ZimAlloys hunts for investors

ZimAlloys hunts for investors
Published: 04 June 2014
Ferrochrome producer, ZimAlloys on Sunday said it is still searching for partners to inject funds into the company to enable it resume operations.

The mining firm ceased operations in 2008 due to lack of capital, but resumed in 2012 as use of multiple foreign currencies reduced production costs.

However, the Government ban on exports of chrome ore as well as a fall in prices harmed ZimAlloys finances.

Government banned exports of chrome ore in April 2011 as a way of forcing companies to process the metal locally. ZimAlloys finance director Mr Munyaradzi Dube told New Ziana that the company was still in the hunt for potential investors to resume mining operations.

"Yes we are still searching for potential partners. Investors have been coming from all over and there is hope," he said.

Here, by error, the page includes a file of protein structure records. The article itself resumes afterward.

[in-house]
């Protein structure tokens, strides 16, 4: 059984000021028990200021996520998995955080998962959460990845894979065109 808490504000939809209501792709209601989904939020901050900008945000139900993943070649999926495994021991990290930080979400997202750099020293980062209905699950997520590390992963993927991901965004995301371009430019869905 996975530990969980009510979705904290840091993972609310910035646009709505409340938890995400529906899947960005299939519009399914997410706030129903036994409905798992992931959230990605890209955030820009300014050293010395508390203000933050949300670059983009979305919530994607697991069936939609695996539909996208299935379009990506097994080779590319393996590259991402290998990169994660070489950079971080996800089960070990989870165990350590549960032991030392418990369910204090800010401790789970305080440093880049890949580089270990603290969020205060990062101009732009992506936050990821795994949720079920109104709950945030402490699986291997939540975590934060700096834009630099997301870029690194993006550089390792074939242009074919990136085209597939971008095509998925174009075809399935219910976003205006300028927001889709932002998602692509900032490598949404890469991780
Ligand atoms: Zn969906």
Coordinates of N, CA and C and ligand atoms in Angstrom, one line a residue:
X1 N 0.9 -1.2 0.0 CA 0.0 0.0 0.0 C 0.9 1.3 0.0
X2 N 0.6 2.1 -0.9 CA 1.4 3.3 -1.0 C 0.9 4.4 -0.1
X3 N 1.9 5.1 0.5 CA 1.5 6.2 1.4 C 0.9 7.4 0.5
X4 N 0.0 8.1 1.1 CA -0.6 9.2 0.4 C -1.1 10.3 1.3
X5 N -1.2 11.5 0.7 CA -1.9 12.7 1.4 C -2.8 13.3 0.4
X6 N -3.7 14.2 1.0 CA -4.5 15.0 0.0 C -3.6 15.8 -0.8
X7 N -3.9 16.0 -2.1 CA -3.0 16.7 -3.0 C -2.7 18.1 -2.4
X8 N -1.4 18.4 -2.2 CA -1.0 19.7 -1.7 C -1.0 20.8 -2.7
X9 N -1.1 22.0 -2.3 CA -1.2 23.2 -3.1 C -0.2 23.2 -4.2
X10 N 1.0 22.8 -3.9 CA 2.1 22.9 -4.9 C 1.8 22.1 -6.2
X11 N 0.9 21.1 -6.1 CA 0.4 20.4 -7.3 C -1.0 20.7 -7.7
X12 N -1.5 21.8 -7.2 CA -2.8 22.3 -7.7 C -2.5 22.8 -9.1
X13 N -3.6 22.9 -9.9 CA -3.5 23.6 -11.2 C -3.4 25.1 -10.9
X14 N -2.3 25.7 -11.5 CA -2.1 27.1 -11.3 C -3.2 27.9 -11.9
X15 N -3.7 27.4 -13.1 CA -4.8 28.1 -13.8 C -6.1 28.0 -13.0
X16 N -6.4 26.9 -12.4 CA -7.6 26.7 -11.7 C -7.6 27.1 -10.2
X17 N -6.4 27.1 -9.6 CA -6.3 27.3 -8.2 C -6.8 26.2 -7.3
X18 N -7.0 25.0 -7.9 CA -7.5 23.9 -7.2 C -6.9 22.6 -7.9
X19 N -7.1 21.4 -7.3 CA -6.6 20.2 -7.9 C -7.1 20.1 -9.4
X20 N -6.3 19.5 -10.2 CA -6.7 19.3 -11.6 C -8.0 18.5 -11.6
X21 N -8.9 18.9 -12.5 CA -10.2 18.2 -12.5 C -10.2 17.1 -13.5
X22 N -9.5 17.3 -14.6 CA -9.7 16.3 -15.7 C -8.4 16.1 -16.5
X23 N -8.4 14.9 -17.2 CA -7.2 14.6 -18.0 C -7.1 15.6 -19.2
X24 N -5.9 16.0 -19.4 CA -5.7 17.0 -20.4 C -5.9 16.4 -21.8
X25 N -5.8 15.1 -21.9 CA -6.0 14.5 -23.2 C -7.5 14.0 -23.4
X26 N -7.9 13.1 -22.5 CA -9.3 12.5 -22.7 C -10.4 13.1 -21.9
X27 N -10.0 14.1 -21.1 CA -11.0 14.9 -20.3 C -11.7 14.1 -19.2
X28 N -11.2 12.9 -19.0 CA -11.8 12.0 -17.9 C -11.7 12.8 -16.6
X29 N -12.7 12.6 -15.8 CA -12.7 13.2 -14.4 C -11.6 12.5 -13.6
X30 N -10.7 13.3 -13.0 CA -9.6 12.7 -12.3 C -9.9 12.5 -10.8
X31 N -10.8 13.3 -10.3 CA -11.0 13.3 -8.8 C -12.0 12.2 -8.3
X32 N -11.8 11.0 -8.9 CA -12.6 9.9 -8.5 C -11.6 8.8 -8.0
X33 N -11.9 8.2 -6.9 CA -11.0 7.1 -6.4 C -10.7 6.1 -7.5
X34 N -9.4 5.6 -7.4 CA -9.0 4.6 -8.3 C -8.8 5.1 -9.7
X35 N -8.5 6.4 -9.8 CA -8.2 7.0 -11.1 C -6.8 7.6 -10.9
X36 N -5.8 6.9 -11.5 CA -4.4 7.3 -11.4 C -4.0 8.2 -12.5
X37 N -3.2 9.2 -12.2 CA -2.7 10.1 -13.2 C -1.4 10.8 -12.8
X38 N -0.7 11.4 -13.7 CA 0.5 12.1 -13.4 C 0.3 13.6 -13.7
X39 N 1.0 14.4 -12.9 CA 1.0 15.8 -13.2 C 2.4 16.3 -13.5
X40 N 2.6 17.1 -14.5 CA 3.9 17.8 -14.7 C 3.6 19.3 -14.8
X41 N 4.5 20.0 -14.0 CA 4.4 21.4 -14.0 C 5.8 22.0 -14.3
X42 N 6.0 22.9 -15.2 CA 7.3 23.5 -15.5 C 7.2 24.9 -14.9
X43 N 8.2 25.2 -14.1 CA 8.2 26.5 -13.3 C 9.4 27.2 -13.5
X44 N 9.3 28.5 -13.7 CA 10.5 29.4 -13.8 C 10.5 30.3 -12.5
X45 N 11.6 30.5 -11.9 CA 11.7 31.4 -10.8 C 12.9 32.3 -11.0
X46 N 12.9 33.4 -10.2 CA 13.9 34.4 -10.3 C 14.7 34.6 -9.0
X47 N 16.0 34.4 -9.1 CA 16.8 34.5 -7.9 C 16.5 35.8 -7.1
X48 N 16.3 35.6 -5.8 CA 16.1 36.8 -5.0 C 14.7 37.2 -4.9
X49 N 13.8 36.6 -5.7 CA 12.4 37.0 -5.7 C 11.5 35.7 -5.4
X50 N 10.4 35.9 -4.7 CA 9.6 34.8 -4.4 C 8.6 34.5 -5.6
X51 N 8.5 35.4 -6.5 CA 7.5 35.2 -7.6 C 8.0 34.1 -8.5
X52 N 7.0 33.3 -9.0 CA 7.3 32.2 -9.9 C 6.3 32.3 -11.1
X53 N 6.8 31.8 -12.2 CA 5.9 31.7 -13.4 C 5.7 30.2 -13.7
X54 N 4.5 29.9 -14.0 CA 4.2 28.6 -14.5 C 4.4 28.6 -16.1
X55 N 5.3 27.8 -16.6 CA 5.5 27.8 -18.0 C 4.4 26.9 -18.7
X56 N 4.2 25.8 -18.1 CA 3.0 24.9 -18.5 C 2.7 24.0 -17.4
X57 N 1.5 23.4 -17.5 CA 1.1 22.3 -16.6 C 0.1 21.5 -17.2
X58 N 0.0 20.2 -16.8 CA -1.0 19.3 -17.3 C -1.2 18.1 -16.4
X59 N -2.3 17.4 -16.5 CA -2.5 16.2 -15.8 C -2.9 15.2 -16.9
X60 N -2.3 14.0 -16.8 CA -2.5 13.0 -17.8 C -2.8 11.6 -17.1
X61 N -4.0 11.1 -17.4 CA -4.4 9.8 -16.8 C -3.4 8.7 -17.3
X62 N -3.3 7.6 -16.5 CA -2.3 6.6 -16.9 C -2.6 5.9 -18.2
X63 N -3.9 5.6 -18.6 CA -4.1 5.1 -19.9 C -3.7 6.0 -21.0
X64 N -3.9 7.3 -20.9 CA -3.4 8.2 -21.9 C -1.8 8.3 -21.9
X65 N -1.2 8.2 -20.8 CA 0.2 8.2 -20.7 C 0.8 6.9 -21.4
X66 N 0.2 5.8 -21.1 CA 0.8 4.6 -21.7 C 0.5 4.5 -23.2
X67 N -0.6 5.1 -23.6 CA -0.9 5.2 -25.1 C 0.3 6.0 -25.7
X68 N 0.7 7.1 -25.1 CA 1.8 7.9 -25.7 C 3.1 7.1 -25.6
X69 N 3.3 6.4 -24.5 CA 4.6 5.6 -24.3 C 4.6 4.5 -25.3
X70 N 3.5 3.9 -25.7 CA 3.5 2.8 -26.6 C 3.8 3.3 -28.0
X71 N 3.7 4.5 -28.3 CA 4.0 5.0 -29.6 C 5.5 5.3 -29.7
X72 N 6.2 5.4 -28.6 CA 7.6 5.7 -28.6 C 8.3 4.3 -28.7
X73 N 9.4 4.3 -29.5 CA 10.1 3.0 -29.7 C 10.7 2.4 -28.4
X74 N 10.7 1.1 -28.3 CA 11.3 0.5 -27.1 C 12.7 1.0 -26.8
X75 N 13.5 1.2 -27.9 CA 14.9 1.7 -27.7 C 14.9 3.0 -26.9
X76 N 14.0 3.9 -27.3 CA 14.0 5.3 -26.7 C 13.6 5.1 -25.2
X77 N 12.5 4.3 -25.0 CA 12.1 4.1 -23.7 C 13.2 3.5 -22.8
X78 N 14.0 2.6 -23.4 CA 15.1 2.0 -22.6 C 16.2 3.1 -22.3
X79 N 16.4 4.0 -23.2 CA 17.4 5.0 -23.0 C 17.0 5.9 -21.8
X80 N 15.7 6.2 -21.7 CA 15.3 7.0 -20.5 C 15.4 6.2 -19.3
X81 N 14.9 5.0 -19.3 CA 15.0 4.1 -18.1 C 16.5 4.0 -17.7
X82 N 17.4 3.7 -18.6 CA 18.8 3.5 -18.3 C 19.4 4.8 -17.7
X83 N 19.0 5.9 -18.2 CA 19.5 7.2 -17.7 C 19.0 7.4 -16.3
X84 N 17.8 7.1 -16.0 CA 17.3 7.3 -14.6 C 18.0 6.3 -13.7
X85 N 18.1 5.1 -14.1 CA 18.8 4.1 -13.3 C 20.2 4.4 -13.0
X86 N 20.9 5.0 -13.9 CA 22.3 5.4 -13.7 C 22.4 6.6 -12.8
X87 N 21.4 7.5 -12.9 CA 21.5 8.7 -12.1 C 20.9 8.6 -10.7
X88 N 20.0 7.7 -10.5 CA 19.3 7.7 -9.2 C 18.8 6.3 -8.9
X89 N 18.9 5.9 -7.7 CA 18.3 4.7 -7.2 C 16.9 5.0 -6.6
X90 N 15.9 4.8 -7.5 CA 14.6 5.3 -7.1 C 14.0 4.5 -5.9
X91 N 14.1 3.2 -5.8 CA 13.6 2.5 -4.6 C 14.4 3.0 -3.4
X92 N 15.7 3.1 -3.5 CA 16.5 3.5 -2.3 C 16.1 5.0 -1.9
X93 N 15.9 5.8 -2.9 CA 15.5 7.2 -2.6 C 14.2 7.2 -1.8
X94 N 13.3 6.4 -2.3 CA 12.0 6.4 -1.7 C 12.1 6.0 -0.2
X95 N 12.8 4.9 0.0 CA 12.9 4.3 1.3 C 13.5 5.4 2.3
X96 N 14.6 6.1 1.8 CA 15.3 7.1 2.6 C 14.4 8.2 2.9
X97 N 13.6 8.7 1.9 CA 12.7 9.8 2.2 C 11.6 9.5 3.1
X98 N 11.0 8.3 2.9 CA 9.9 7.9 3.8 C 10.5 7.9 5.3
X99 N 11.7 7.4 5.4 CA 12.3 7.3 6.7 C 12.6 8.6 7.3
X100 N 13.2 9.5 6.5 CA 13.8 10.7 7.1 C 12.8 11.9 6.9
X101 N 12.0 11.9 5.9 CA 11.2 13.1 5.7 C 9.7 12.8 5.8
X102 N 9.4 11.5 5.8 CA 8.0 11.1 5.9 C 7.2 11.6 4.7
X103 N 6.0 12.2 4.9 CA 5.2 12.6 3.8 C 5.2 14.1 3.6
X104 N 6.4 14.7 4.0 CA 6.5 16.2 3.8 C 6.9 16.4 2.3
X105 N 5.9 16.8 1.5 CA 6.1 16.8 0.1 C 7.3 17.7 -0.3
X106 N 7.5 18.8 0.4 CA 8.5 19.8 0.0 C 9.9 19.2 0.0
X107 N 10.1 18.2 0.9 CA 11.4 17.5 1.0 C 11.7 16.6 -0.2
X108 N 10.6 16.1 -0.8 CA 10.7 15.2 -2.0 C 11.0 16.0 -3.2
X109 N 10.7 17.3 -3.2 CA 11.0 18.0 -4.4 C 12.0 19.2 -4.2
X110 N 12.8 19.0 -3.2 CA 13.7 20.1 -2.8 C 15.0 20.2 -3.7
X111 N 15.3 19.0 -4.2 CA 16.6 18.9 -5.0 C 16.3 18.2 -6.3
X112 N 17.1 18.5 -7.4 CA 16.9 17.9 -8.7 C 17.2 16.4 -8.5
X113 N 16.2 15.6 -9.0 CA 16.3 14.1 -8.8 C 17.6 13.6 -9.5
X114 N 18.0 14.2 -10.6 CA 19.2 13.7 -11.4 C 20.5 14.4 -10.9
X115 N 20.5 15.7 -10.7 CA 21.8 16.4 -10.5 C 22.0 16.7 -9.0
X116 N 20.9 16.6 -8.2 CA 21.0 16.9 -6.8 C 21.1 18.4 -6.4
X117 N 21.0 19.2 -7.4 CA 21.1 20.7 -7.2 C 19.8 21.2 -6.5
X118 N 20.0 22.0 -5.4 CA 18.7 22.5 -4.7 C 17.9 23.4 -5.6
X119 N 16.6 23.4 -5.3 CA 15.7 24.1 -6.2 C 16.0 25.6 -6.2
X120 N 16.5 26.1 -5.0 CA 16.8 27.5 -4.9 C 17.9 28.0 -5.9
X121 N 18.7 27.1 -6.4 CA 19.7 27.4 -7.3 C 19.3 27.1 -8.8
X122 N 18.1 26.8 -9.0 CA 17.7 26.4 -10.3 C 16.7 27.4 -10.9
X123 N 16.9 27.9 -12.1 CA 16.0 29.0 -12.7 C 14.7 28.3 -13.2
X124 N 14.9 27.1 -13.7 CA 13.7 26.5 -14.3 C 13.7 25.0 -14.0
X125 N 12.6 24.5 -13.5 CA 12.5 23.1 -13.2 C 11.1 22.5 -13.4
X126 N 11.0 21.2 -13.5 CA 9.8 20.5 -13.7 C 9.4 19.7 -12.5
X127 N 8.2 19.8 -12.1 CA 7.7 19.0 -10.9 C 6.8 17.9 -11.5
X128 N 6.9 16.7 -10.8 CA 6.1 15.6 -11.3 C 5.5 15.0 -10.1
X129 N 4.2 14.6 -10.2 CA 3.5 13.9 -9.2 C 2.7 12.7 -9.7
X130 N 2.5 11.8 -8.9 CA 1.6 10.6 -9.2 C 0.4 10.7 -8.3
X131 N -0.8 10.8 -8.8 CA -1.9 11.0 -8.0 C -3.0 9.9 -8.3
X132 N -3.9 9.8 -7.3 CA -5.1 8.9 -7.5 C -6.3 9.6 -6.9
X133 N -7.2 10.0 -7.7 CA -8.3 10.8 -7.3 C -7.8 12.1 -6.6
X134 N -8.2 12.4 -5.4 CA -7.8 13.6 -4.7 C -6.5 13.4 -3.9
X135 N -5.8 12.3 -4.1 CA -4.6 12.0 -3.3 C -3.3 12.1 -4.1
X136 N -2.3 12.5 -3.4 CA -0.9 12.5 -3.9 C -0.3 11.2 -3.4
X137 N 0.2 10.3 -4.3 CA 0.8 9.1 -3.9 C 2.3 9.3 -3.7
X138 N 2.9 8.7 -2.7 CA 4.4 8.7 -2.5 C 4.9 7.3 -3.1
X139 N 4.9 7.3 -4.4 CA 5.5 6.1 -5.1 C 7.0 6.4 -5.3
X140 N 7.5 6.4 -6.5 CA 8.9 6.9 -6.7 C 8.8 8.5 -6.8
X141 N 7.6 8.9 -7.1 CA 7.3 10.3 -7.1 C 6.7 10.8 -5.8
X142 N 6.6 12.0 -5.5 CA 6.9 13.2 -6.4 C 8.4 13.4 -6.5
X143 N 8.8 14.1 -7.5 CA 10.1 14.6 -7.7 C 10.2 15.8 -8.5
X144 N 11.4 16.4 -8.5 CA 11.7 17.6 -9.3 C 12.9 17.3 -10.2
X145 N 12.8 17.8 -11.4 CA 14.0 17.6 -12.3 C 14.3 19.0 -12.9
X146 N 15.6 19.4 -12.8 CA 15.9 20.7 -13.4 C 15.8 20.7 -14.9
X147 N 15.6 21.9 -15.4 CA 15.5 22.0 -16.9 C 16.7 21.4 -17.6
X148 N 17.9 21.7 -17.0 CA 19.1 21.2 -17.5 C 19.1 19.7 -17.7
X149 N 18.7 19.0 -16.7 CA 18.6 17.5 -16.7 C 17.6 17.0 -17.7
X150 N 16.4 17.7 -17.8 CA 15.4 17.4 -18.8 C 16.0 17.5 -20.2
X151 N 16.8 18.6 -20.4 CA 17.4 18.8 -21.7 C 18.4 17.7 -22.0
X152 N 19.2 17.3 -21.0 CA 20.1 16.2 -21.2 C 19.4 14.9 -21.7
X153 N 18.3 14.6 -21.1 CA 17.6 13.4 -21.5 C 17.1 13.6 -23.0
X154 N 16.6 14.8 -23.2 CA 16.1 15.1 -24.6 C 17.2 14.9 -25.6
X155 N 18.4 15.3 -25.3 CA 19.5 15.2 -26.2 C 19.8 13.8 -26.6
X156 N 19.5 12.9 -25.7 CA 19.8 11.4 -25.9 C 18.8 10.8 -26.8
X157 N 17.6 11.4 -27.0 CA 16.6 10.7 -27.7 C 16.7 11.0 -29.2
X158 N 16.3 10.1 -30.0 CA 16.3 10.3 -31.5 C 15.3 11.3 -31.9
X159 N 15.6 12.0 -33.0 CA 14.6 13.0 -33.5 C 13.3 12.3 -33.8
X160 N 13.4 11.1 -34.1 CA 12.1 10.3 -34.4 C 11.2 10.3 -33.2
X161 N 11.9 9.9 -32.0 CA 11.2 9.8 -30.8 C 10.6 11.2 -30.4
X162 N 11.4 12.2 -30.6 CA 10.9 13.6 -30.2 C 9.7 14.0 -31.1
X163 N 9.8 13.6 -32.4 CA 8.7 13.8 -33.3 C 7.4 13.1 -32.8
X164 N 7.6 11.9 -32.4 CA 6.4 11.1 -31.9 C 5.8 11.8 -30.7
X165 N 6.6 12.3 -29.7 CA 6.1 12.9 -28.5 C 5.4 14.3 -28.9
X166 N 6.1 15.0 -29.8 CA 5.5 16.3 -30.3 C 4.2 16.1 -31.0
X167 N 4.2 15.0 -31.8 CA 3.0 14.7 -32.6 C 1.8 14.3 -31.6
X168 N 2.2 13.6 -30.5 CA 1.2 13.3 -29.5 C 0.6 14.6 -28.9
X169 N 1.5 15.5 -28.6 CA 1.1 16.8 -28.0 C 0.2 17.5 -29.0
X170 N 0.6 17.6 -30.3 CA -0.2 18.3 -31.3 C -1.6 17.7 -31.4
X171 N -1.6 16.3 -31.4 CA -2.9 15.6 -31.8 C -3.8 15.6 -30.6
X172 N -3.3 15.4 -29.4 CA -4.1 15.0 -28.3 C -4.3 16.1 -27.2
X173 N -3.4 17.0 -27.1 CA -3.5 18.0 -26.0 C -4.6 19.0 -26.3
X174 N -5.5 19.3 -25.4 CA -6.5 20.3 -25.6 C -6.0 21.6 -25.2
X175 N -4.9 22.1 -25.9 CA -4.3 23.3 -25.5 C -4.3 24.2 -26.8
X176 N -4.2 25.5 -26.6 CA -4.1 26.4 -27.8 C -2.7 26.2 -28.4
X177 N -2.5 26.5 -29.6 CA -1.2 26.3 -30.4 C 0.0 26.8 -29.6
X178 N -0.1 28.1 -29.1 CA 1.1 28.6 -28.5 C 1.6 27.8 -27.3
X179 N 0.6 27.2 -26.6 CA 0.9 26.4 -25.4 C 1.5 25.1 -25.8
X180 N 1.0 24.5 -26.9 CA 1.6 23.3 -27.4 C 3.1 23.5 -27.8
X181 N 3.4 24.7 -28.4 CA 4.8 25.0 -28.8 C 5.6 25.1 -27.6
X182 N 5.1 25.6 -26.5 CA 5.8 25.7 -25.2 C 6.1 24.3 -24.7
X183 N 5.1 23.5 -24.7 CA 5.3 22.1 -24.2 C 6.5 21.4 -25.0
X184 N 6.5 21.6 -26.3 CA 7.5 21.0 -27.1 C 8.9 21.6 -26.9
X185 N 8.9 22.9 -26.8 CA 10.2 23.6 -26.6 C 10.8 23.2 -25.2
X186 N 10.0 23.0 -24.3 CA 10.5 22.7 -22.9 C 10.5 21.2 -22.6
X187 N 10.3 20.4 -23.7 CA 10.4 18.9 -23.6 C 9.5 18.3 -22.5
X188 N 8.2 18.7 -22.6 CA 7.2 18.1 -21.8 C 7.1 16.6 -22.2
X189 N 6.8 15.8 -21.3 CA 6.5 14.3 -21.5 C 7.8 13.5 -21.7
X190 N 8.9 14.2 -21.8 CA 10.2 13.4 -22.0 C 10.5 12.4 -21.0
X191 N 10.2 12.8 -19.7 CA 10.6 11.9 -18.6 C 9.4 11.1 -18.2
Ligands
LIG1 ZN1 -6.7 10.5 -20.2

The mining firm has one of the oldest chrome smelting plants in Africa, having been built in 1949.

It has been struggling to raise $40 million to rebuild three chrome smelting furnaces in Gweru which were shut down in 2008 due to rising maintenance costs and lack of capital.

Chinese companies have over the past years been heavily investing in ferrochrome. Zimbabwe's chrome ore reserves are high grade and estimated at around 560 million tonnes (about 15 percent of global supply) situated along the Great Dyke, a mineral strike stretching 530 kilometres.

Industry analysts say the failure by companies to attract financing, coupled with erratic power supplies, has hampered efforts of chrome producers to boost local refinery capacity.

- New Ziana.


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